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Black Codes (From the Underground)

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Album Review

This is probably the best Wynton Marsalis recording from his Miles Davis period. With his brother Branford (who doubles here on tenor and soprano) often closely emulating Wayne Shorter and the rhythm section (pianist Kenny Kirkland, bassist Charnett Moffett, and drummer Jeff Watts) sounding a bit like the famous Herbie Hancock-Ron Carter-Tony Williams trio, Wynton is heard at the head of what was essentially an updated version of the mid- to late-'60s Miles Davis Quintet (despite Stanley Crouch's pronouncements in his typically absurd liner notes about Marsalis' individuality). The music is brilliantly played and displays what the "Young Lions" movement was really about: young musicians choosing to explore acoustic jazz and to extend the innovations of the pre-fusion modern mainstream style. Marsalis would develop his own sound a few years later, but even at age 23 he had few close competitors.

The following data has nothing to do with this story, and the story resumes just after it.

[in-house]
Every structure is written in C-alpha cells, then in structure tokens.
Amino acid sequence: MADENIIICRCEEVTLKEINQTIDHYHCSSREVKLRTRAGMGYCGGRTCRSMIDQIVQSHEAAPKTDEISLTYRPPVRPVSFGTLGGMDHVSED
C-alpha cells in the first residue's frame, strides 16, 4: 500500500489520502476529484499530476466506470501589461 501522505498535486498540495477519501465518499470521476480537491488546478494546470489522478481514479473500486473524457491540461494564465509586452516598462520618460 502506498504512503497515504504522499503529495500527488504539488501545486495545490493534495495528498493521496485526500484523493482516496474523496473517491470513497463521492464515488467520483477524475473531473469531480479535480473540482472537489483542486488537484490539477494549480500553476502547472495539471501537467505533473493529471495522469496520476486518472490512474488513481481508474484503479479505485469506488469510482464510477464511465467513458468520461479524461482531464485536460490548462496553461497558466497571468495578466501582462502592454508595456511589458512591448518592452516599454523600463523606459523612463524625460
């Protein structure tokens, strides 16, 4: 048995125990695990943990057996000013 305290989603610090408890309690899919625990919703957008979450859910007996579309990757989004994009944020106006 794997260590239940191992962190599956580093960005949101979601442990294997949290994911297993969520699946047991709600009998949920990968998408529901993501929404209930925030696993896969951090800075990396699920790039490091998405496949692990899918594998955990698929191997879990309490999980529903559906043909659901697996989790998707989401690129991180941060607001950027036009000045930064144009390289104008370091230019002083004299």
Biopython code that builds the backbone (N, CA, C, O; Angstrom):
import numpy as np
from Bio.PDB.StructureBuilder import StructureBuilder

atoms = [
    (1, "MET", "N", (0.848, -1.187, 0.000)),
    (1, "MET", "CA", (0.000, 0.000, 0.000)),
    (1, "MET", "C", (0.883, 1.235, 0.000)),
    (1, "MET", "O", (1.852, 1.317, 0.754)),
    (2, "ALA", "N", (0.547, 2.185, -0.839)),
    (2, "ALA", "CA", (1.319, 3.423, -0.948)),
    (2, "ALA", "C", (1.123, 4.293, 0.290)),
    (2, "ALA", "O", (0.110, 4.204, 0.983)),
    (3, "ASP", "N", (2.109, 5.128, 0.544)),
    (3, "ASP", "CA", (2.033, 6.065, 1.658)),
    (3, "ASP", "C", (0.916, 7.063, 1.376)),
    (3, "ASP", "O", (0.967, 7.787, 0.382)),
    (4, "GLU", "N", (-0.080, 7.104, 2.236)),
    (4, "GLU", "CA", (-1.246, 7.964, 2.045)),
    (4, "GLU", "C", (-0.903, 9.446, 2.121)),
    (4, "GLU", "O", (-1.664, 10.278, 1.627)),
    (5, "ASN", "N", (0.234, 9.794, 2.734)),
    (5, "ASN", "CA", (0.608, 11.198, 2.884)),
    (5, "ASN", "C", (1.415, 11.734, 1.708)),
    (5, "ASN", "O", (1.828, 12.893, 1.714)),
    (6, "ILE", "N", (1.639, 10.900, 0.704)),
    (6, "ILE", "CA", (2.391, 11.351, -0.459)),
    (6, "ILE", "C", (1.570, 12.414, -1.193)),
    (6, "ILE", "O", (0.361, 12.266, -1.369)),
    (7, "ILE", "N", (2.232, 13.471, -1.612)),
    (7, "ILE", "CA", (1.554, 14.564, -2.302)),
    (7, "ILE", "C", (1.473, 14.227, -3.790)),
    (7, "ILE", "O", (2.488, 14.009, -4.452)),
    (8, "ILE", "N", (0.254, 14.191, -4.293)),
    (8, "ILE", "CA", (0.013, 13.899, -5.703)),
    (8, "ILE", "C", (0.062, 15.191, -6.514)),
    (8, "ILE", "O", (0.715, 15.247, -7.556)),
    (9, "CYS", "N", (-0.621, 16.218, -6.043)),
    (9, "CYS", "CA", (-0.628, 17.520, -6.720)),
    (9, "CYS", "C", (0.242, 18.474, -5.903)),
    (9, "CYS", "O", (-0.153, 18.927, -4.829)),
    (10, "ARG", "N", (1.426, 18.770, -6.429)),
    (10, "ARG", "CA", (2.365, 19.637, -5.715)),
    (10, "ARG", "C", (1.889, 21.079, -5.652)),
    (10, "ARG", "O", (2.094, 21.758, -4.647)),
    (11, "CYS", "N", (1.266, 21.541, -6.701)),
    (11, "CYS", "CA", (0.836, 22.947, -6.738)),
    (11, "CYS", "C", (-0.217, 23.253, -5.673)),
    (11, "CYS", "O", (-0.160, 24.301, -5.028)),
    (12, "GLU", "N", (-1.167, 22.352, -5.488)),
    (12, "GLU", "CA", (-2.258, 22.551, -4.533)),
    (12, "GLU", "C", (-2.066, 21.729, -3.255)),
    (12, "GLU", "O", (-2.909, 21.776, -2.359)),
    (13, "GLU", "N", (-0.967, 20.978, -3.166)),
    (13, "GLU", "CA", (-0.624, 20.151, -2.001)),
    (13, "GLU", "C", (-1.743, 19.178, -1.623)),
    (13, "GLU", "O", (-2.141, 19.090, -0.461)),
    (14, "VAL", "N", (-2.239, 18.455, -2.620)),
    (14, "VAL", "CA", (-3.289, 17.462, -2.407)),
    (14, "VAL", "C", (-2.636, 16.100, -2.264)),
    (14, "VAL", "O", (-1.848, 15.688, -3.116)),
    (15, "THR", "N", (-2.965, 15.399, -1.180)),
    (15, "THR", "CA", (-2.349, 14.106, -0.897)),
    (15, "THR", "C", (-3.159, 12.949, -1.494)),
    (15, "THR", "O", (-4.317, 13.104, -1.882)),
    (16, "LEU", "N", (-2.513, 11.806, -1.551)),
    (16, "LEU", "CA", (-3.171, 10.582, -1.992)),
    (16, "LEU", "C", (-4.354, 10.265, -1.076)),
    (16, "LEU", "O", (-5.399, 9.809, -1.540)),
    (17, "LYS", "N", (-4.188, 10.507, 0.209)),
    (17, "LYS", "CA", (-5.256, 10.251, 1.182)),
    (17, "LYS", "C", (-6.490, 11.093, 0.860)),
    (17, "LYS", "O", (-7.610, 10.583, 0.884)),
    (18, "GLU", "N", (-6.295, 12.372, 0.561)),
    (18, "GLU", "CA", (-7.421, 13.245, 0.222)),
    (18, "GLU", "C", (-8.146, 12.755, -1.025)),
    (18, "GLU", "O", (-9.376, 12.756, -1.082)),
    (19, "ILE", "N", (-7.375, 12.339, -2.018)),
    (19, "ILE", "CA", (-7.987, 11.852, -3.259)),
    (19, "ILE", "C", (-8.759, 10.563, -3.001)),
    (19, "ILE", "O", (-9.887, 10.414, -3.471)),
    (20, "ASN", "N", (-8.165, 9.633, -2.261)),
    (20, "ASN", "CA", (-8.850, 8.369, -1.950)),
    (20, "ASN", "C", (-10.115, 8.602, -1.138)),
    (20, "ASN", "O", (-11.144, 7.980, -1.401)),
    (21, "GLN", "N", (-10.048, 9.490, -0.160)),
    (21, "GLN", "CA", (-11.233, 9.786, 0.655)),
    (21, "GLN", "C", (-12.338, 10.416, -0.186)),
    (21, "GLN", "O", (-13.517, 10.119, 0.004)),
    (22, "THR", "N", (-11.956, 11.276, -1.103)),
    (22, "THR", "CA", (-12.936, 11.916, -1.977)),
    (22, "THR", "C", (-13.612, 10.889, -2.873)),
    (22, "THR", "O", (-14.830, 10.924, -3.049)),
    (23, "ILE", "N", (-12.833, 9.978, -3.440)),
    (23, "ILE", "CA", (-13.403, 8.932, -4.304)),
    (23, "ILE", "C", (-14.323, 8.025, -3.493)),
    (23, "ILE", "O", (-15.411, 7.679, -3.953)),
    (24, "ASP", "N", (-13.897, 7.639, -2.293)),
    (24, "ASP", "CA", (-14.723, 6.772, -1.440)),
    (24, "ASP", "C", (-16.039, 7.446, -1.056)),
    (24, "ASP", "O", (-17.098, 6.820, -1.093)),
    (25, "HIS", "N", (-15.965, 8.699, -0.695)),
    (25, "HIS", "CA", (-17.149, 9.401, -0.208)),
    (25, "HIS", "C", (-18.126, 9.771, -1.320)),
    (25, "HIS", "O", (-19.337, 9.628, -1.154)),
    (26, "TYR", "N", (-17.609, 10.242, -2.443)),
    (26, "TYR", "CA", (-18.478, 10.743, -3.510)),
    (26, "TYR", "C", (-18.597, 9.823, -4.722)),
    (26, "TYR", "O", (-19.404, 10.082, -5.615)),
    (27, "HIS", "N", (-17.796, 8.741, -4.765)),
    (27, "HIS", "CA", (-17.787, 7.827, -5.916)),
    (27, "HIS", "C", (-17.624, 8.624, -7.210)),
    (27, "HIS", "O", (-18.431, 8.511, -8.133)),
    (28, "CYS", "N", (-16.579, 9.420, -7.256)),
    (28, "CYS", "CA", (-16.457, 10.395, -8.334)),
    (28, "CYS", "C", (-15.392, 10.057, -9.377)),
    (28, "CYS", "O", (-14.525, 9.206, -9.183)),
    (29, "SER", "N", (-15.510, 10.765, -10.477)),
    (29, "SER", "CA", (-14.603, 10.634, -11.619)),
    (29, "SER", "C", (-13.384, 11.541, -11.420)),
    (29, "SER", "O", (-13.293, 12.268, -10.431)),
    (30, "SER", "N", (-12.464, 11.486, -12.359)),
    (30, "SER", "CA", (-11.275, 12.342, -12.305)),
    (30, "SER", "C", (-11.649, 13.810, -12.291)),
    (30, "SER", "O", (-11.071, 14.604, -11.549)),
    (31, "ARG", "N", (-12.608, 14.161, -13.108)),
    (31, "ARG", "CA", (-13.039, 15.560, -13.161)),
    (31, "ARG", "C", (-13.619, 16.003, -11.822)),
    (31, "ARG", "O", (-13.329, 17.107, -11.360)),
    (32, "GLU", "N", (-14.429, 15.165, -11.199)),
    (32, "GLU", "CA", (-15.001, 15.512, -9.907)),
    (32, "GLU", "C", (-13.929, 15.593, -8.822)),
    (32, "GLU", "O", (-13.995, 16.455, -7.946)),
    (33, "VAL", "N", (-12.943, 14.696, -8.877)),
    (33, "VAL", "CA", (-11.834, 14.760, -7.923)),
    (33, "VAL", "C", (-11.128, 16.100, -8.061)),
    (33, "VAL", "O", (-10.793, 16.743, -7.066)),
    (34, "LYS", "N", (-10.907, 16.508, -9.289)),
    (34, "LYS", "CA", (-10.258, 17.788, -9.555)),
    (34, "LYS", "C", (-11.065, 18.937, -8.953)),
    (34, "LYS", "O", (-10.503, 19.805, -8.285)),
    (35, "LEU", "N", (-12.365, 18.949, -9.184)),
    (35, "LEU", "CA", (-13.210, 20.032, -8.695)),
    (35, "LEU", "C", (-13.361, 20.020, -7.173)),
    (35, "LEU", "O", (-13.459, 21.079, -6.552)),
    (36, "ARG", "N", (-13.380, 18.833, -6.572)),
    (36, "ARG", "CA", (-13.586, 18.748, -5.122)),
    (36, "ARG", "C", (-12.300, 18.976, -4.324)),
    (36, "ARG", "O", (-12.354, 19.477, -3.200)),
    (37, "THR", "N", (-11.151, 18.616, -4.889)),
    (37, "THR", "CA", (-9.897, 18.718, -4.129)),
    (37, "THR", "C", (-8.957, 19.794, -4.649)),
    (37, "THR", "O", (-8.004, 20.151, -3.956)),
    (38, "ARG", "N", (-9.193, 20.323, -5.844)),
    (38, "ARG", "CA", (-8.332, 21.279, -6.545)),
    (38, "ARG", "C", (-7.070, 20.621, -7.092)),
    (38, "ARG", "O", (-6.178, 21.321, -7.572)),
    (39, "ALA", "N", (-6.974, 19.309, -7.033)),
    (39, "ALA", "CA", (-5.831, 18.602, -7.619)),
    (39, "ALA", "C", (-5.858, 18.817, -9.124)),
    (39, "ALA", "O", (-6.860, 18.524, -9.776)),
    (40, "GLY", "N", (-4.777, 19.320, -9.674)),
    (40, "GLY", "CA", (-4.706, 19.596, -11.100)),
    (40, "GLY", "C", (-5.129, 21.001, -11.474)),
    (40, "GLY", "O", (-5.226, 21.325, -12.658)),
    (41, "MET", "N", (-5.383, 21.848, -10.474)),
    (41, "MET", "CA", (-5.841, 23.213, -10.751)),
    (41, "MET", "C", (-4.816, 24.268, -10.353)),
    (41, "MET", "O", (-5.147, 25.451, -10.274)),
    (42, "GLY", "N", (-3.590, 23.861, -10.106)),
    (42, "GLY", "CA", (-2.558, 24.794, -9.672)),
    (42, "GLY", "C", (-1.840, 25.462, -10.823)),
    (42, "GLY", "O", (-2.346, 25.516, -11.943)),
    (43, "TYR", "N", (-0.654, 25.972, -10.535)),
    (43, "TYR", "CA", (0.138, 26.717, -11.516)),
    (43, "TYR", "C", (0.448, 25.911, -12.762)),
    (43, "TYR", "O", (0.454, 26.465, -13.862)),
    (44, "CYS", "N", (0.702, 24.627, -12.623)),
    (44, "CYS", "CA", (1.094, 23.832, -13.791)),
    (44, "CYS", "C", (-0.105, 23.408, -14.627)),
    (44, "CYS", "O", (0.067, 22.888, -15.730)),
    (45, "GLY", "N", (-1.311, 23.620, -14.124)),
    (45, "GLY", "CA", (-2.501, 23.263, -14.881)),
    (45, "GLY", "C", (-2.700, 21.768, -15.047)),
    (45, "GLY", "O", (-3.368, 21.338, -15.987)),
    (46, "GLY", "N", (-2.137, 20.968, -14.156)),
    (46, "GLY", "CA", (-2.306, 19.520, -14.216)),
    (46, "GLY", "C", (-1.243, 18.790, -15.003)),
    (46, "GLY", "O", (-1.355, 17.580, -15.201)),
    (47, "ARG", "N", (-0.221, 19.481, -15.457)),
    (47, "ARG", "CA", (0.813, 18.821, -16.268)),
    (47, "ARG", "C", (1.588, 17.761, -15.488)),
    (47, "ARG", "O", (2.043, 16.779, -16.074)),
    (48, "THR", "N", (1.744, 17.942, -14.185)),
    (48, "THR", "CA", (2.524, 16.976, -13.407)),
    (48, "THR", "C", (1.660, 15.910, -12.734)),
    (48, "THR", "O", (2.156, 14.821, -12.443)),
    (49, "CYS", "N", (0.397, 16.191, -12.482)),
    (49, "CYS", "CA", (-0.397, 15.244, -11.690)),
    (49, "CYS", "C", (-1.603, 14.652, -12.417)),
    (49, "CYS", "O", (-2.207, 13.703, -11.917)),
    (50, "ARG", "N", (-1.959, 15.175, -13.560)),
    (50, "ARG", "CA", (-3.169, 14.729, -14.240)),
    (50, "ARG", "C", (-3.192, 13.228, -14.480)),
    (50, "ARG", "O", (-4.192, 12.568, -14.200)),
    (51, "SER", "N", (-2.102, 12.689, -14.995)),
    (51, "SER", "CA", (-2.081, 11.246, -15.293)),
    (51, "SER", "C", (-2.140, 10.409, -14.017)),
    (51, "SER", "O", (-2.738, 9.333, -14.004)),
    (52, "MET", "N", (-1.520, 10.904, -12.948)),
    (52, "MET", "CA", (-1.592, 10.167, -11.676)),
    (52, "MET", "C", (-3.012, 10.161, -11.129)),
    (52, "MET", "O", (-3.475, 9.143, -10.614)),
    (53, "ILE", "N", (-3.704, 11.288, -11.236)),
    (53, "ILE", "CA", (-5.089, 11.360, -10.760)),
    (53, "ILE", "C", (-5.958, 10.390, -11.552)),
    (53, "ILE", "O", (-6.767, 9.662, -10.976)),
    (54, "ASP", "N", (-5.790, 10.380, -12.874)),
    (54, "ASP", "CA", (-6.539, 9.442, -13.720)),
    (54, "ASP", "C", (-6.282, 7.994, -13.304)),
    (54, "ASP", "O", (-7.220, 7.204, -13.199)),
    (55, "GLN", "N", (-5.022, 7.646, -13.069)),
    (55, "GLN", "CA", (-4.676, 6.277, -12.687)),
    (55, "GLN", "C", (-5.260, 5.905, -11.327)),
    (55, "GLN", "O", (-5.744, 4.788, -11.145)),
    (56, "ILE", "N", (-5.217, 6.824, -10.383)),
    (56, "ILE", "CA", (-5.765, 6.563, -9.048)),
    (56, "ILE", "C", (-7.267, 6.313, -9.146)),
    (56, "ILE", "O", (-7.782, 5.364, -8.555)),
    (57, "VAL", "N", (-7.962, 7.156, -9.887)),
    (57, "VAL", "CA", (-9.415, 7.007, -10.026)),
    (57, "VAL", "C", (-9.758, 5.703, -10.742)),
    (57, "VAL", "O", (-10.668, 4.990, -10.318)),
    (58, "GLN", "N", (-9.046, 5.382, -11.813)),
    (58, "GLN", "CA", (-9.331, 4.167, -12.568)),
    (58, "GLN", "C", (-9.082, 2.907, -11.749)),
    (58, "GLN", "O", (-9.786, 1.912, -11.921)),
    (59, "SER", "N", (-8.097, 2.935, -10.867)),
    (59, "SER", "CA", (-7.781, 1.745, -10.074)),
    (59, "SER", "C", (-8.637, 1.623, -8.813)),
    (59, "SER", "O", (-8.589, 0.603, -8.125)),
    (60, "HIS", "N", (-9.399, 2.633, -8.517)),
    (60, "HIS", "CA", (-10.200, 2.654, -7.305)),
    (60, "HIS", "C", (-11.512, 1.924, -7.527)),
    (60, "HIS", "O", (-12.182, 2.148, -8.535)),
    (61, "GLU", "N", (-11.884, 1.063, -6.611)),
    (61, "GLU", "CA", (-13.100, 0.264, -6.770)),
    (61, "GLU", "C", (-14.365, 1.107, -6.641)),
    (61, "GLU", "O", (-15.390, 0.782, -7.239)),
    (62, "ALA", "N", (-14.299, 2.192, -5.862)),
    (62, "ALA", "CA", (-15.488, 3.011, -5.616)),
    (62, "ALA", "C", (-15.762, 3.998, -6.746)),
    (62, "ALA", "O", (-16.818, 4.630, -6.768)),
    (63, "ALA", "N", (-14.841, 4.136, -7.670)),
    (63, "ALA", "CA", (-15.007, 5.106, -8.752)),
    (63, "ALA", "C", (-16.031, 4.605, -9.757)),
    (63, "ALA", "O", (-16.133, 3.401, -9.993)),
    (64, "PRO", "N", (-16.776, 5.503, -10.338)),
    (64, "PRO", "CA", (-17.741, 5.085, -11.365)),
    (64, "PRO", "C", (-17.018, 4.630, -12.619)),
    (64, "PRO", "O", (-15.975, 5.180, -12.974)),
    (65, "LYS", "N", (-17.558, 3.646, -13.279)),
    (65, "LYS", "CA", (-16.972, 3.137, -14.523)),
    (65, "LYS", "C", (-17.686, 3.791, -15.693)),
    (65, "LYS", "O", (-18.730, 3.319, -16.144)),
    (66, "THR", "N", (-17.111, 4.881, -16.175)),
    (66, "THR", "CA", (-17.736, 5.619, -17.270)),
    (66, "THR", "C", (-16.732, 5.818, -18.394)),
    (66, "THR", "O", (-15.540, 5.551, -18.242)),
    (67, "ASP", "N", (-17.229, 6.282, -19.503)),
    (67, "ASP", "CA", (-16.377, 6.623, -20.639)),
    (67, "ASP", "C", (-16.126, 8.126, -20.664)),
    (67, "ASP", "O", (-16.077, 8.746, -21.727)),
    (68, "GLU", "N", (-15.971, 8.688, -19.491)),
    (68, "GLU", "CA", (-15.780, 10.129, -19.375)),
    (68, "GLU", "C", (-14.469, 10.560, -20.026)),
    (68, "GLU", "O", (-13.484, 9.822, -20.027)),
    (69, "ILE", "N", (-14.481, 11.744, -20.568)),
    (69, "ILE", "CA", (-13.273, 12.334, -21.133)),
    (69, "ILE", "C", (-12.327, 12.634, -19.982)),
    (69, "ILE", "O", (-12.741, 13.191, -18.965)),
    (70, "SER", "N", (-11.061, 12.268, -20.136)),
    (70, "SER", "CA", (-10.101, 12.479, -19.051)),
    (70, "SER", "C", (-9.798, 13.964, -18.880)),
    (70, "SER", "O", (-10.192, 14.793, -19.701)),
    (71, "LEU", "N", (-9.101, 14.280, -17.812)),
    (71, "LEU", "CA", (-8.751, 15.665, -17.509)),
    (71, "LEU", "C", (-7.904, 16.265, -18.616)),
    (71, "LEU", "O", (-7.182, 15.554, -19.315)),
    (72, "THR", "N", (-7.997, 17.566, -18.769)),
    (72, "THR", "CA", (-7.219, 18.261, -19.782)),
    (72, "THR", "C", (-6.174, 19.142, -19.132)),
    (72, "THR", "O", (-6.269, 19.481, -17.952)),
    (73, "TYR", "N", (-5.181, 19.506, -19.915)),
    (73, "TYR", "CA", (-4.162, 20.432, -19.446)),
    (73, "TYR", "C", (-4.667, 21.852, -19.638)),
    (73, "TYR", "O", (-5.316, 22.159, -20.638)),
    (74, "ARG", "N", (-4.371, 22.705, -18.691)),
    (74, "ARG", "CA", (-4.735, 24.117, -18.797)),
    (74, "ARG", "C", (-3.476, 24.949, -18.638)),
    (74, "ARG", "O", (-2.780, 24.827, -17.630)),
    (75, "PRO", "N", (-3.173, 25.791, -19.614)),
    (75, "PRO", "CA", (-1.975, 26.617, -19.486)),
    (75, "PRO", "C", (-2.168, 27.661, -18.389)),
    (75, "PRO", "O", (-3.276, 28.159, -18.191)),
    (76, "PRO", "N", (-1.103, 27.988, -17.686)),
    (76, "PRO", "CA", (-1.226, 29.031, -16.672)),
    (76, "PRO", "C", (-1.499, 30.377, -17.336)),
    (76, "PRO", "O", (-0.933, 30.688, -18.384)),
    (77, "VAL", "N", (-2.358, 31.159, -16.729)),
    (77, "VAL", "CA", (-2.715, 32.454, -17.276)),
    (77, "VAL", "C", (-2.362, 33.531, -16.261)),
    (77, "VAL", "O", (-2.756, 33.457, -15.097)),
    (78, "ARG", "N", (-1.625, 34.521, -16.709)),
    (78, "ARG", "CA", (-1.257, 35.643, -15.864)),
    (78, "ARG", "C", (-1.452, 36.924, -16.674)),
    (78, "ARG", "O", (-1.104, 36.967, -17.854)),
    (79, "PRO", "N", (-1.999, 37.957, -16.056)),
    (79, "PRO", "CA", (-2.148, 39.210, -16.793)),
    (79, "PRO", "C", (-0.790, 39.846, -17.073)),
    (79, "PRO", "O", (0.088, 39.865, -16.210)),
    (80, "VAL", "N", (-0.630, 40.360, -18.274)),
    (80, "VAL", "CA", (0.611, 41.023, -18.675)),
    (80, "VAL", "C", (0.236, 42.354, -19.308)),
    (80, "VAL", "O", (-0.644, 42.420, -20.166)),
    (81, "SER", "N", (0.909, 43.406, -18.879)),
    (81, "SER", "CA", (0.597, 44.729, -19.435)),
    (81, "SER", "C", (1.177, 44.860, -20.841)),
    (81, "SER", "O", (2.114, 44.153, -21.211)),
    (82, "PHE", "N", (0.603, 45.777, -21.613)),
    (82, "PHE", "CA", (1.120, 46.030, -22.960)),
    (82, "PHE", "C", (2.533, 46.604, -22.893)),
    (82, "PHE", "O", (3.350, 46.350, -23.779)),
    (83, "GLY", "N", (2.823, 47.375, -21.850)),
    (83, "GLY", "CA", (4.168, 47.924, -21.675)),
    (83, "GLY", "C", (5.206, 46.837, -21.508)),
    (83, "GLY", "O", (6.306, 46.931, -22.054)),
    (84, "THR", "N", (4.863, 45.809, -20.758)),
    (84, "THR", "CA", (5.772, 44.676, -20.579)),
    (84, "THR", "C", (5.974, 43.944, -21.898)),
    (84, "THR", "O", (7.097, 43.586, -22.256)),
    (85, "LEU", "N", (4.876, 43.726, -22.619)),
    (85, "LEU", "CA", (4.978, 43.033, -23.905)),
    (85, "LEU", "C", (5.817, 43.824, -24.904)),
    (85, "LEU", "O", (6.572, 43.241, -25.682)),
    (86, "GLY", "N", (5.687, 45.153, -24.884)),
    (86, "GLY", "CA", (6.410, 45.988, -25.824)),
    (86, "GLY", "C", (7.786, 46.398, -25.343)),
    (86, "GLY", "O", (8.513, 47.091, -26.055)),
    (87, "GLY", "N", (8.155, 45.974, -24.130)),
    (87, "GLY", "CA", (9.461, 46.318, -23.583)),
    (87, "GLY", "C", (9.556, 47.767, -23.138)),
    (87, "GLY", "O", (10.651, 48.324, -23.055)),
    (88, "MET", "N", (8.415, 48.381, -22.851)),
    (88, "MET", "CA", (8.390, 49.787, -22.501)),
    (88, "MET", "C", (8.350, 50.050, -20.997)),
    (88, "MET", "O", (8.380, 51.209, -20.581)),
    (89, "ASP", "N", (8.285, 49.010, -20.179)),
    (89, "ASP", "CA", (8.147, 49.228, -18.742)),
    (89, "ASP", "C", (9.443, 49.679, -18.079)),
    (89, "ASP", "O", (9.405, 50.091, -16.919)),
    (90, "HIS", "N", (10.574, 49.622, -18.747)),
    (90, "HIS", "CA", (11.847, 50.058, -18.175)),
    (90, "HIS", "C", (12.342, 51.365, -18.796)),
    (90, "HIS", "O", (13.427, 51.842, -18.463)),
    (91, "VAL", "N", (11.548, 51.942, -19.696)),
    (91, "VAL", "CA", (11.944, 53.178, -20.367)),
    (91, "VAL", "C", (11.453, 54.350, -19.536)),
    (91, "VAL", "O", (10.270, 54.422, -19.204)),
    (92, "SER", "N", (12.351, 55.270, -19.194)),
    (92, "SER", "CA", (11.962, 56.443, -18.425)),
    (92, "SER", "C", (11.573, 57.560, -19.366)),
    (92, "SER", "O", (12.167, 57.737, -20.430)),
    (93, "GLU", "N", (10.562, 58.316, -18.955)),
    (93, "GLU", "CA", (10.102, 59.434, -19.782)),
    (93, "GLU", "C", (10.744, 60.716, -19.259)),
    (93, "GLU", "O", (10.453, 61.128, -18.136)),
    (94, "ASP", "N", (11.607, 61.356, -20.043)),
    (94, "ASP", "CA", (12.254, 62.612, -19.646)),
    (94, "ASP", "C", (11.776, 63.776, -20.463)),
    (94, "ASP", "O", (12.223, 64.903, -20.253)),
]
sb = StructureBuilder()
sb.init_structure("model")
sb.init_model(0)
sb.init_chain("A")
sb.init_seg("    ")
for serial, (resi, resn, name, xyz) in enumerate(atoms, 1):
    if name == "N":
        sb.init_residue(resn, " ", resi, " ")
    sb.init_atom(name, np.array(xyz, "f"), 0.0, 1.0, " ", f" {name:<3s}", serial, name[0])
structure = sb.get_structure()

Customer Reviews

Black codes

Purchased only one song. It was long running and well played.
One of my first songs it's still fresh.

Biography

Born: October 18, 1961 in New Orleans, LA

Genre: Jazz

Years Active: '80s, '90s, '00s, '10s

The most famous jazz musician since 1980, Wynton Marsalis had a major impact on jazz almost from the start. In the early '80s, it was major news that a young and very talented black musician would choose to make a living playing acoustic jazz rather than fusion, funk, or R&B. Marsalis' arrival on the scene started the "Young Lions" movement and resulted in major labels (most of whom had shown no interest in jazz during the previous decade) suddenly signing and promoting young players. There had...
Full bio